Propagule Collection: Seed is collected by hand from locally native plants within the eastern central Upper Peninsula. Flowers during July and August. Seed is 1/16" nutlets and is harvested in October. Cut seed head shake out seed. Extract more seeds by rubbing the seed heads on hand; the seeds will easily come out. Seeds are small and black. Seed is not cleaned.
Propagule Processing: Dry seeds for 1 to 2 weeks in open paper bags or open Rubbermaid-style bins. Keep in a cool dry place (refrigerator or cold garage) until planted. Cold store until planted (up to 3 years).
Pre-Planting Treatments: None are used. The seed readily germinates on its own.
Growing Area Preparation/
Annual Practices for Perennial Crops:

Propagation Environment: Greenhouse made of Standard U.V. 3HL Clear 6 mil (J.R. Johnson's Supply Inc.) Fans run continuously to circulate the air. Vents open during the summer months to allow for cooling. Container Type: Grows best in 24 cell (2"diameter), 14"x8.5"x4" deep. Growing Media: Scotts Redi-earth Plug and Seedling Mix. Contains vermiculite, and sphagnum peat moss. Soil is sterile.

Add enough water to the soil to saturate. Mix soil with a trowel. Cover the holes on the bottom/sides of the plug tray cells with newspaper, as the soil will fall through. Fill cells with damp soil and press the soil down with a spoon. Refill the cell plugs with soil to the top, this time not pressing it down. Thoroughly moisten soil in the plug cells, but do not saturate. Sow the seeds by hand at a rate of about 3-5 seeds in each cell. Covet the seeds with a thin layer of soil or gently press seeds into the dirt. Sow February until late July.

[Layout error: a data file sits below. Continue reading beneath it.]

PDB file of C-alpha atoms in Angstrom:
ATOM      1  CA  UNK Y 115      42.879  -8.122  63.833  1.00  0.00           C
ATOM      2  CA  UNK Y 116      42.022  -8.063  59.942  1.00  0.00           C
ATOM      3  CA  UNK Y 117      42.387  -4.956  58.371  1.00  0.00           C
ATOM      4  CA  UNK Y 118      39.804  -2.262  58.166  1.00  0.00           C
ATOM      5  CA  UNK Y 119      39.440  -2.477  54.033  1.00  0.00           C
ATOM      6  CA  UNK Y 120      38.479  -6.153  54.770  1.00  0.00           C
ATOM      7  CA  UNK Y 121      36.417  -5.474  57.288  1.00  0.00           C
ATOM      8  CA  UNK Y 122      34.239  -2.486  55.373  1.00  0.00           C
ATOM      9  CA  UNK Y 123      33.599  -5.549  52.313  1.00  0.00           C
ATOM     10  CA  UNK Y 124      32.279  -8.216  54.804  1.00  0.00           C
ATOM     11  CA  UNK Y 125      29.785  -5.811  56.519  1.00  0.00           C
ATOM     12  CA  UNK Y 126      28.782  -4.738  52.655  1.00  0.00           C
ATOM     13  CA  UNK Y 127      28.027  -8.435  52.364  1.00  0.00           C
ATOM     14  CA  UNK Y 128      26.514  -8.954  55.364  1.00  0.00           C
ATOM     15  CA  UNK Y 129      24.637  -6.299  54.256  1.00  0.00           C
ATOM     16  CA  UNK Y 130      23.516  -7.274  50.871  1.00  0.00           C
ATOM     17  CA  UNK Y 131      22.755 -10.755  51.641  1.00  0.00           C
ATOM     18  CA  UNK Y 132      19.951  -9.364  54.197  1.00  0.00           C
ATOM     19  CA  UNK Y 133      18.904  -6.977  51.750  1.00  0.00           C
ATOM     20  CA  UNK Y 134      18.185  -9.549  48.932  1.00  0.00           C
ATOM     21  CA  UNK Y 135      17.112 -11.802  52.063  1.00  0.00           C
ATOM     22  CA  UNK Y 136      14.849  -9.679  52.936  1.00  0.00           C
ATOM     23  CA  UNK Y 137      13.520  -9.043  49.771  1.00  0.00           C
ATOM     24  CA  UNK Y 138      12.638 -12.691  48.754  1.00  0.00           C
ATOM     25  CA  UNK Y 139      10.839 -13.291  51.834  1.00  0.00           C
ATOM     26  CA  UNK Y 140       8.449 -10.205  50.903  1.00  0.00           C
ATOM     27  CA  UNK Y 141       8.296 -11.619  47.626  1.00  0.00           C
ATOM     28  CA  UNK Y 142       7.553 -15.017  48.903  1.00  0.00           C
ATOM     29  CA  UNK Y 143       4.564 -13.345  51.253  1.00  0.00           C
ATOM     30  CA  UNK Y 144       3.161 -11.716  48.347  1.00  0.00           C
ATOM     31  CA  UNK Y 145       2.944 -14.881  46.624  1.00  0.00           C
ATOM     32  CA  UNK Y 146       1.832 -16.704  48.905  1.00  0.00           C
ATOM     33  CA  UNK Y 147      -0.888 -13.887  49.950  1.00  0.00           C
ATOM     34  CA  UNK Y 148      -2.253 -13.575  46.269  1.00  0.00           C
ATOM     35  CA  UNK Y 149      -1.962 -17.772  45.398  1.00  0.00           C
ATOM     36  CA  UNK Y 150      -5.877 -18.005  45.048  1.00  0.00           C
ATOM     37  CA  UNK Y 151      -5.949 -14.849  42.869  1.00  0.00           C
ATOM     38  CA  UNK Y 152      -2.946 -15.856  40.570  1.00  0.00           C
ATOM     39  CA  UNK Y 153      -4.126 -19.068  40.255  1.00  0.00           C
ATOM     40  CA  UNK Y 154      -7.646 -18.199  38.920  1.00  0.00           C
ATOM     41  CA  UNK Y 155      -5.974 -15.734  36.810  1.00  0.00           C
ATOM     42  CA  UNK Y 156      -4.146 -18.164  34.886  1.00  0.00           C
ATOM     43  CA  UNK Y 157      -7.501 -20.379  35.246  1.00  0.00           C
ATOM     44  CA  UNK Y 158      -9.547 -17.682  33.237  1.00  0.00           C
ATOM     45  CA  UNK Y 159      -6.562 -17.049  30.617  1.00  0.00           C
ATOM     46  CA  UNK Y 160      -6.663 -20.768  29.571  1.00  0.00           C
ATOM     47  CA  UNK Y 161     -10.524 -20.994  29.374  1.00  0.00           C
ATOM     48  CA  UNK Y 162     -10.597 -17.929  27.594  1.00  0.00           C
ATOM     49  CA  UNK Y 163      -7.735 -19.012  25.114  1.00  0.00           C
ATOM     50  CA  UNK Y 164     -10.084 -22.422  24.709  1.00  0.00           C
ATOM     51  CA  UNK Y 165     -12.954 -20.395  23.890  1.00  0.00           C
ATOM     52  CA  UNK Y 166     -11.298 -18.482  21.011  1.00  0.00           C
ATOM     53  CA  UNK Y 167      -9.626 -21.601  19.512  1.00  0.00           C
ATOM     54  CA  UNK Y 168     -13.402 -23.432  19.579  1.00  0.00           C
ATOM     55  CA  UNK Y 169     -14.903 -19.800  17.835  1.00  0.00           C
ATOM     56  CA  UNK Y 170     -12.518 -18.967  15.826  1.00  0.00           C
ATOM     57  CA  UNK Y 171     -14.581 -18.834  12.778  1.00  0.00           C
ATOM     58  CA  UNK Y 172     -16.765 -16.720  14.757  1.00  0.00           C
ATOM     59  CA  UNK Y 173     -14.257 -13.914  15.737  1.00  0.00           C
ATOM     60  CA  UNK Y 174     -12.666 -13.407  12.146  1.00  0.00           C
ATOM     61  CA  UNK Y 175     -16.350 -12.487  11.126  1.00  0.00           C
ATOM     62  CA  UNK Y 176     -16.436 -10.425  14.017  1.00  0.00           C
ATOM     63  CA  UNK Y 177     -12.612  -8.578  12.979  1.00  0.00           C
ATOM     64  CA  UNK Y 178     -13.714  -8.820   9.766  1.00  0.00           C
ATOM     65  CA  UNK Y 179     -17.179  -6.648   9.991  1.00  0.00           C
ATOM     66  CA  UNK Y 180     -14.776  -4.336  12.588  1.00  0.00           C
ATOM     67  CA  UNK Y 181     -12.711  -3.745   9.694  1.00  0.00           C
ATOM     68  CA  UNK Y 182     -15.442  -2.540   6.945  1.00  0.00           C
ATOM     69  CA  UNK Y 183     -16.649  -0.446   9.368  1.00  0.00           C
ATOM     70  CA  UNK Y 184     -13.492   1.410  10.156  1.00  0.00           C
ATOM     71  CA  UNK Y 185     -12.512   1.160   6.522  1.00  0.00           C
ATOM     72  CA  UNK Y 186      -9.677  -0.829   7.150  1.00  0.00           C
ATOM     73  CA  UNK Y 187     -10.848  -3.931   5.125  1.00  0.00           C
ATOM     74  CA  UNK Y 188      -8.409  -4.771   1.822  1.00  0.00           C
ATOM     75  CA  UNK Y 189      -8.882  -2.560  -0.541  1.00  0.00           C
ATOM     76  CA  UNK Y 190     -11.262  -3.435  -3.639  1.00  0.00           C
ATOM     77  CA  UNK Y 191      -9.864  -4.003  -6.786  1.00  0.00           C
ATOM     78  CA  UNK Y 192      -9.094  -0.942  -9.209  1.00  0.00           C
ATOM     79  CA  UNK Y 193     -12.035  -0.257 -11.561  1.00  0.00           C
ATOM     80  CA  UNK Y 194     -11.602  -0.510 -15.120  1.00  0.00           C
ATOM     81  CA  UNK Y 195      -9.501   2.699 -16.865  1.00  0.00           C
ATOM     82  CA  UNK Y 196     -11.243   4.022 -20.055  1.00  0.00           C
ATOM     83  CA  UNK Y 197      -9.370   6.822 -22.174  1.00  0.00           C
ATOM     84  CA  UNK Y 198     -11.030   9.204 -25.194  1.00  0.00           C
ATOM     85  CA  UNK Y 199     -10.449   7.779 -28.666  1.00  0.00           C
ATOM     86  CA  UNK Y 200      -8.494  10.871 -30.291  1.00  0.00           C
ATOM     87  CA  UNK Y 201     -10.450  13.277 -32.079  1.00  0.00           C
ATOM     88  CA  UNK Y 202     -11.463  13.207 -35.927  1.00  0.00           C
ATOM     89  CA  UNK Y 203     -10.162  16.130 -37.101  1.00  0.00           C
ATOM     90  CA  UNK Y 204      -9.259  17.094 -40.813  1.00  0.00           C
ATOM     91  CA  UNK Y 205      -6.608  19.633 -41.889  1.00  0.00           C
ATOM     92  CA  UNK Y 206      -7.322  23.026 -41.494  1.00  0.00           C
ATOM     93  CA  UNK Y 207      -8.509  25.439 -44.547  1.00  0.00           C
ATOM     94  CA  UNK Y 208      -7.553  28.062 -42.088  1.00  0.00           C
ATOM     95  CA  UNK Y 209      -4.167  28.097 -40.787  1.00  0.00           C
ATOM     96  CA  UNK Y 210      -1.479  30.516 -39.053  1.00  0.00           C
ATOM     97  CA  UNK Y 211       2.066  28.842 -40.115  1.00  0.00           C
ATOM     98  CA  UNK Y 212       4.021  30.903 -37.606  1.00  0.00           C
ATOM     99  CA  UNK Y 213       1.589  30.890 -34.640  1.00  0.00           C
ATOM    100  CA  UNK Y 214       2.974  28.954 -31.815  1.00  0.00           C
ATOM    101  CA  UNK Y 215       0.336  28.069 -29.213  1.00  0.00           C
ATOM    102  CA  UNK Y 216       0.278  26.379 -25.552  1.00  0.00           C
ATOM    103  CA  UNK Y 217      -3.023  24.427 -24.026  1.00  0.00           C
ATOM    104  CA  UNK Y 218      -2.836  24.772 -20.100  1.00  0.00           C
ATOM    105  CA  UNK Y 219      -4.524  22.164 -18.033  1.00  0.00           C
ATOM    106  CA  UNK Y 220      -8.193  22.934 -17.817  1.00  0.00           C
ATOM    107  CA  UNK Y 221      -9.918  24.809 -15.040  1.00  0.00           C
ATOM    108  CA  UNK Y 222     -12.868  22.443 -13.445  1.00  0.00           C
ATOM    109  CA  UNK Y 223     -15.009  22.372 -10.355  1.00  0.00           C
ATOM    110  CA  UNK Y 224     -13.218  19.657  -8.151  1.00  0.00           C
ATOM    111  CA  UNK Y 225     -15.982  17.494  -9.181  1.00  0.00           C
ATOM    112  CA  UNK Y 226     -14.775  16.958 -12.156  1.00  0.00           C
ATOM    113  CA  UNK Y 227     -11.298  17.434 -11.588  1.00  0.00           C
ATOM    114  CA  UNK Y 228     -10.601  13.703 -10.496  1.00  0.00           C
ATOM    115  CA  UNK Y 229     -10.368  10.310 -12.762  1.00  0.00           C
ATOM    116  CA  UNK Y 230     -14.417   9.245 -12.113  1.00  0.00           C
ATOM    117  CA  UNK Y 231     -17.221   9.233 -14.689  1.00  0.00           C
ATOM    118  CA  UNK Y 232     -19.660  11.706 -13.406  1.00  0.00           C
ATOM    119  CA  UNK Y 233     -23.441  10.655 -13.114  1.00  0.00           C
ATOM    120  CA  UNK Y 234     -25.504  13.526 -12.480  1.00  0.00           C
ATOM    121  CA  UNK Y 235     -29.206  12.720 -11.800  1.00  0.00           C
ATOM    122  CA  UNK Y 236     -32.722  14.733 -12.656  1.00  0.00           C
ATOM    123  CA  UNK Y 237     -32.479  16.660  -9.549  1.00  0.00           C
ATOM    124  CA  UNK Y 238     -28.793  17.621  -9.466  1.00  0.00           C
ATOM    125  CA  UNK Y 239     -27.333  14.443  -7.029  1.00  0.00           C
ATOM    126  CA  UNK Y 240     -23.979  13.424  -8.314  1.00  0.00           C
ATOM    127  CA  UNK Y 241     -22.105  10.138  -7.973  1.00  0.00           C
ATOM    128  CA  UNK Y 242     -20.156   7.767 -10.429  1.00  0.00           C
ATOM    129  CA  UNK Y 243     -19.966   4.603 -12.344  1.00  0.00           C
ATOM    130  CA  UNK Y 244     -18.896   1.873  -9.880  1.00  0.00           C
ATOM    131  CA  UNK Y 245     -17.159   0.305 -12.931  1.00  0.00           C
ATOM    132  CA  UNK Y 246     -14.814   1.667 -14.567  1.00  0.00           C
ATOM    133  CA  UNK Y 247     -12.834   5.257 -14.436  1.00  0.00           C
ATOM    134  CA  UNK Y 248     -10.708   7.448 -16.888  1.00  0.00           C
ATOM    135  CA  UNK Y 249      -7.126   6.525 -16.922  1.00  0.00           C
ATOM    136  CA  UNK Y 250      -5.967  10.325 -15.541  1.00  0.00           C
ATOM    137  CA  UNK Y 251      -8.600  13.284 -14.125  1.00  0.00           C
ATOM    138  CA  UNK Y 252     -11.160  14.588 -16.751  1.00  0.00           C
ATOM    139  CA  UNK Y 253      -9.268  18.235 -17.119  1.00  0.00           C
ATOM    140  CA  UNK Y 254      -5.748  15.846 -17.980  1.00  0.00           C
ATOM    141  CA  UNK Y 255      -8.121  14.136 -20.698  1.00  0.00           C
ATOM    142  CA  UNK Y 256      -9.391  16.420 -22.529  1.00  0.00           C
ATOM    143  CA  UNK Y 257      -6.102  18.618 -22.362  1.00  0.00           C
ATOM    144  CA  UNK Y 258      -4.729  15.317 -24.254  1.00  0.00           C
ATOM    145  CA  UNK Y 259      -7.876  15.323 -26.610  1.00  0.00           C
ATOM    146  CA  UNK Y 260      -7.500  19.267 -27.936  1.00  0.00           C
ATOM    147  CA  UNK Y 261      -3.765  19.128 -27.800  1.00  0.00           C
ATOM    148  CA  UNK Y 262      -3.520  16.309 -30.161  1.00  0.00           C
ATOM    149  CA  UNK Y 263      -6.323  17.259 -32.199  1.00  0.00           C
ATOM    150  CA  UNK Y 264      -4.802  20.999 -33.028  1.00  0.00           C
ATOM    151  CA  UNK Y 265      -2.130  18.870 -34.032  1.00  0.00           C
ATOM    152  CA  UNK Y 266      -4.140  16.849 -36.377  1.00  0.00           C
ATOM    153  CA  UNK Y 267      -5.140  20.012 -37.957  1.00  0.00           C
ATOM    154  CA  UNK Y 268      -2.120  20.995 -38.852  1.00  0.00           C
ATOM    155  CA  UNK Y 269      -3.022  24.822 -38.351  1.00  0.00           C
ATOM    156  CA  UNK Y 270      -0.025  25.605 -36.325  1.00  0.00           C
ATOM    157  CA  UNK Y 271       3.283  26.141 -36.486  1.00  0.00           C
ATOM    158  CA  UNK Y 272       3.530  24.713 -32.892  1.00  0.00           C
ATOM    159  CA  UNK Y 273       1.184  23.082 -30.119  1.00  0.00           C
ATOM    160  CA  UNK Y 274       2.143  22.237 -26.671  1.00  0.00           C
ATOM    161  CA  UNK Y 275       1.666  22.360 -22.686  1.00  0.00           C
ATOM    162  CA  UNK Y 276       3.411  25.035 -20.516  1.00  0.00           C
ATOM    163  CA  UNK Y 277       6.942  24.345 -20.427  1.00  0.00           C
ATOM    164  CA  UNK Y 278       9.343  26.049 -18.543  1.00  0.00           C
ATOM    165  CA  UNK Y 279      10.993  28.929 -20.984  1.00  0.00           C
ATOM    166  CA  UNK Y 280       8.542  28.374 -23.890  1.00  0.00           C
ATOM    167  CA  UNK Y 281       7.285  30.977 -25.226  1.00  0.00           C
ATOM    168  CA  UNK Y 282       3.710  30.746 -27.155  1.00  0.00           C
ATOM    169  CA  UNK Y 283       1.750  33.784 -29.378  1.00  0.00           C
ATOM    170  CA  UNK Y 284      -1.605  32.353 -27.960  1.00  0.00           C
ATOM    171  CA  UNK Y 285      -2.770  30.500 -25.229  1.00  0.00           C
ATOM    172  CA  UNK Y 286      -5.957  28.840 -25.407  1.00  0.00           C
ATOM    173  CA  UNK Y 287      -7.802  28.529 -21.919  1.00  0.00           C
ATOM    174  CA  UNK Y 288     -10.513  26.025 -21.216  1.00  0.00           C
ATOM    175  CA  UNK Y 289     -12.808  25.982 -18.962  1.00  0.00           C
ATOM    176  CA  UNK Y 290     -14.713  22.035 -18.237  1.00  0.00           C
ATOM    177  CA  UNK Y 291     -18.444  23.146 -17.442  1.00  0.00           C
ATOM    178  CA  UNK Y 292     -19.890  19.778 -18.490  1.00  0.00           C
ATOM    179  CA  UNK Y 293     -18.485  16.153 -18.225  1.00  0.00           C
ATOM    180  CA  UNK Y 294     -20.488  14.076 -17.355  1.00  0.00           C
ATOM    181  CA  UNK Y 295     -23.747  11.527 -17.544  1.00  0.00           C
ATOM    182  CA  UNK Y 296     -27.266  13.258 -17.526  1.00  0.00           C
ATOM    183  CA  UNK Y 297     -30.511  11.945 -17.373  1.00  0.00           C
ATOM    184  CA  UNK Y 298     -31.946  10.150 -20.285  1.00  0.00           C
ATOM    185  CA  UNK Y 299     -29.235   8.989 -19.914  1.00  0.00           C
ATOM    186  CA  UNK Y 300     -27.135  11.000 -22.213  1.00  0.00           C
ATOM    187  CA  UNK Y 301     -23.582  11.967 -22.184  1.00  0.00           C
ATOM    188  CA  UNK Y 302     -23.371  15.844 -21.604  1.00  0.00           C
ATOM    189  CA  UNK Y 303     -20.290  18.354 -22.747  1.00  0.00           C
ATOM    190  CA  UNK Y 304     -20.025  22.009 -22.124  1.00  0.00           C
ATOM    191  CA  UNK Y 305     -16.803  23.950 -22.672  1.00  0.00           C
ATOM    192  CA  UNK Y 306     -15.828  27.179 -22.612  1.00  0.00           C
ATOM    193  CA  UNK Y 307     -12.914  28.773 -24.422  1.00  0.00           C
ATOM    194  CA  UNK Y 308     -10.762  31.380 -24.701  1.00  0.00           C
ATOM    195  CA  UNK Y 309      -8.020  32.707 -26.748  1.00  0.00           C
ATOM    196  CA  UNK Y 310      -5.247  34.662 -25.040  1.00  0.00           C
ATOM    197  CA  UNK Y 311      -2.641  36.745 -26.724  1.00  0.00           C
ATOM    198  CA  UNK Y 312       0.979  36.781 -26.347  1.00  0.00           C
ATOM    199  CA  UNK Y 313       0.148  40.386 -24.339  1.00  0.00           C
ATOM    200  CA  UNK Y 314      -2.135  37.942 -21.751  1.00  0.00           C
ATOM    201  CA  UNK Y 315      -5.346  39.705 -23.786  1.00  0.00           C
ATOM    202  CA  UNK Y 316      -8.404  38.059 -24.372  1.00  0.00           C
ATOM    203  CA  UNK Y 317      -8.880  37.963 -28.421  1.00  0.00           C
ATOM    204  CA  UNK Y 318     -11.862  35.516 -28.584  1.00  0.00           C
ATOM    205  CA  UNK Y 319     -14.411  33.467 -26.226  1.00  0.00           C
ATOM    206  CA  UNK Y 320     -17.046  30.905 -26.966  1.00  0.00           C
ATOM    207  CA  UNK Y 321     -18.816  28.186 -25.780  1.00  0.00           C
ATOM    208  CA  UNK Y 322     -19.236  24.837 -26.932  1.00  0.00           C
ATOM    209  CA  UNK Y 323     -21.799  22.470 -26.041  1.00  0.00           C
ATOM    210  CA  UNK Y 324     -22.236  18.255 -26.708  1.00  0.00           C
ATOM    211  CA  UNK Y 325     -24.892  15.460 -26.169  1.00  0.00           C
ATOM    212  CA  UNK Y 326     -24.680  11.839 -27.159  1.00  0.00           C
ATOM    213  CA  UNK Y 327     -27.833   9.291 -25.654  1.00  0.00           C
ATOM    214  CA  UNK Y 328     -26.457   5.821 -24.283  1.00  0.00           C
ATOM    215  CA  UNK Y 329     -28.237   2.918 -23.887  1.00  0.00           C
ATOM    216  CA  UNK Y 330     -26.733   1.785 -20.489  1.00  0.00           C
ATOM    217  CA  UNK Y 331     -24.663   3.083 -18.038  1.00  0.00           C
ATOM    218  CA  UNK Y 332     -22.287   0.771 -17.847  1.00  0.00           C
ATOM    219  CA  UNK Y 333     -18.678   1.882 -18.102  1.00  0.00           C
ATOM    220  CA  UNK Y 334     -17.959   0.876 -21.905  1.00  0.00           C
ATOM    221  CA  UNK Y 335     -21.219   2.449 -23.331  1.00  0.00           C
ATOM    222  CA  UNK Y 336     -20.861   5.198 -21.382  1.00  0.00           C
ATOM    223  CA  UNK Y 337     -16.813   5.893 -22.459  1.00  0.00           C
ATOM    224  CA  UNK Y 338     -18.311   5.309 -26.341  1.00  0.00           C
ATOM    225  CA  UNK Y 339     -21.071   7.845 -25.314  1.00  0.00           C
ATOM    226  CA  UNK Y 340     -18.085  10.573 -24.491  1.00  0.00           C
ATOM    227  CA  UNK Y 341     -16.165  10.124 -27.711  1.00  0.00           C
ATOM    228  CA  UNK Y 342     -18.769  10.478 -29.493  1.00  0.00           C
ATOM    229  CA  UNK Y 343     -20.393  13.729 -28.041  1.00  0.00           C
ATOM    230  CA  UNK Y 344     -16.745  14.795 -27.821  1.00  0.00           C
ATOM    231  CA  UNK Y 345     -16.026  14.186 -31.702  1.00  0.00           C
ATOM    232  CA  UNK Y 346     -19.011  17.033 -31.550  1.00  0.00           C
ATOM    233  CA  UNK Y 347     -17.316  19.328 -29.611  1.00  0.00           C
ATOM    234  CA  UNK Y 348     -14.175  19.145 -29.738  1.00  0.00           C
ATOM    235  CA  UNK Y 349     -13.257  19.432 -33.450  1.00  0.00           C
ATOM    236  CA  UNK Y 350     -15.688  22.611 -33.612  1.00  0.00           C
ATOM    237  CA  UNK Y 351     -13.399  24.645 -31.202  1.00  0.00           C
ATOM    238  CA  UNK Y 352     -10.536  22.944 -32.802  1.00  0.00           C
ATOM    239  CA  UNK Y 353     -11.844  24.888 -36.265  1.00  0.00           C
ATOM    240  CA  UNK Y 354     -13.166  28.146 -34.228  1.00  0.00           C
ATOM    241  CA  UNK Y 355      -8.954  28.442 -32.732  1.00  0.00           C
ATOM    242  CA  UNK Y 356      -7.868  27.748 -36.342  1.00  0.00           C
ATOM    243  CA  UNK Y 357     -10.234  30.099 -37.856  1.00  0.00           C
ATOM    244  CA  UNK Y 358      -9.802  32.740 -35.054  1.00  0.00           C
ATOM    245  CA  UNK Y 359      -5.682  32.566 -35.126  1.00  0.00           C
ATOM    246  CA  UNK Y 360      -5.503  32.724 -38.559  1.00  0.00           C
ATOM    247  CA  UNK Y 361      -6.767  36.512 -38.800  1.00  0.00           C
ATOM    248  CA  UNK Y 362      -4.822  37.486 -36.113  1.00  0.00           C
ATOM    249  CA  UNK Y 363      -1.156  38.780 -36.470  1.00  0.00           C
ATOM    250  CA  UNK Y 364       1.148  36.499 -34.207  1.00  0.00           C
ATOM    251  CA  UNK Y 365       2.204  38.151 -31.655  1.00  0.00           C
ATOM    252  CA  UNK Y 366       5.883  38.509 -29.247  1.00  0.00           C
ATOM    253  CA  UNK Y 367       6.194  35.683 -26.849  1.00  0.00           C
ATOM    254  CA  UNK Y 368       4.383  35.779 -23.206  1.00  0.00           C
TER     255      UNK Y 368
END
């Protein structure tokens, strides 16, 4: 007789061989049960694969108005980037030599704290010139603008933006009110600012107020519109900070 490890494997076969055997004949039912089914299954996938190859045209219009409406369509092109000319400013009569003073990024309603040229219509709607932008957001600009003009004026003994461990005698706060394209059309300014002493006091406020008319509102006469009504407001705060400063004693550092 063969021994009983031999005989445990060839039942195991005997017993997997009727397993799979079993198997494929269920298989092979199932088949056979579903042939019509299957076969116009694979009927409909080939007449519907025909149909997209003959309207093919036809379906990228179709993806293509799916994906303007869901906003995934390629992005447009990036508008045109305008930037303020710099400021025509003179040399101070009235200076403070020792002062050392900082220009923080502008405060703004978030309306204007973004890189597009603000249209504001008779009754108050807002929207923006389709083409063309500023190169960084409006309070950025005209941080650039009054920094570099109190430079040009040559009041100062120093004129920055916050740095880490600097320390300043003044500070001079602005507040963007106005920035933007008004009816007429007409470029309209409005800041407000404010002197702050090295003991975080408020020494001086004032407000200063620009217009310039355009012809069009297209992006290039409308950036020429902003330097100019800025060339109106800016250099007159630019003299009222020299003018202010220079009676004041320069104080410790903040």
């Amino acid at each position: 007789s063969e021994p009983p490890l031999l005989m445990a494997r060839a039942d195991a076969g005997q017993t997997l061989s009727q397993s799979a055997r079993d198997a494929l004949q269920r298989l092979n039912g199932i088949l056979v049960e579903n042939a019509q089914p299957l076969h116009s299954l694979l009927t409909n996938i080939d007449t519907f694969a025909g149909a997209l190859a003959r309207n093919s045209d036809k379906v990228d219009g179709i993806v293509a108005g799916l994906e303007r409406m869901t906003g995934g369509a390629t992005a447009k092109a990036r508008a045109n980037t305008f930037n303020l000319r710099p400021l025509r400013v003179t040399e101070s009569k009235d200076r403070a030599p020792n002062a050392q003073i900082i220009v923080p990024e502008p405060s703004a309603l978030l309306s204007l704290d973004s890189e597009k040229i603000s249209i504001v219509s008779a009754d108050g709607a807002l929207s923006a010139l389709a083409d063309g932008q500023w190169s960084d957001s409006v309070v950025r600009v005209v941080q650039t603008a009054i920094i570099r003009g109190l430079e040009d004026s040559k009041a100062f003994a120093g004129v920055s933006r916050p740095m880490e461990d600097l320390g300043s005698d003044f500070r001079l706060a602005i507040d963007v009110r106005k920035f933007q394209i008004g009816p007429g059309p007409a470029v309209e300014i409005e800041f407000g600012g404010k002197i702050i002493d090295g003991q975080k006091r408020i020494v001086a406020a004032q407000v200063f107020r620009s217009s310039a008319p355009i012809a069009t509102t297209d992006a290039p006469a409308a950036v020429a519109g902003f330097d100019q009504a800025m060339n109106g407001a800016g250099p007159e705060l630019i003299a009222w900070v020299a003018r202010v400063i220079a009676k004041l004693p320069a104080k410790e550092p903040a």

Establishment Phase: From Jan. until Aug. the greenhouse thermostat is set at 65 degrees F both day and night. Ambient greenhouse temperatures may reach 100 degrees F during the day in the summer. From Sept. thru Dec. the thermostat is set at 55 degrees F. During this season ambient greenhouse temperatures may reach 75 degrees F during the day. The greenhouse holds plants at all stages of growth so the temperature setting stays the same for all plants at all stages of growth. Soil is kept consistently damp during germination. Water using a fine mist or light hose setting only. Newly planted trays are placed on the south side of the greenhouse. No artificial light is used.
Active Growth Phase: The soil does not need to be kept consistently moist. Move trays to cooler north greenhouse tables. No fertilizers are used.
Hardening Phase: In early-late spring, mature plants can be moved into a cold frame with a cover of material that diffuses sunlight to prevent scorching of the plants. When danger of frost has passed leave plants outside. Water less frequently.
Harvesting, Storage and Shipping: In the Upper Peninsula, flats are transplanted into the field from late May to early October. Flats that are not transplanted in the summer remain in the greenhouse for another growing season. Transplant if needed.
Other Comments: Attracts a variety of butterflies and birds. May be susceptible to deer grazing. High germination rate.

Citation:
Schultz, Jan; Beyer, Patty.; Williams, Julie. 2001. Propagation protocol for production of container Monarda fistulosa L. plants; USDA FS - Hiawatha National Forest, Marquette, Michigan. In: Native Plant Network. URL: http://www.nativeplantnetwork.org (accessed 1 August 2014). Moscow (ID): University of Idaho, College of Natural Resources, Forest Research Nursery.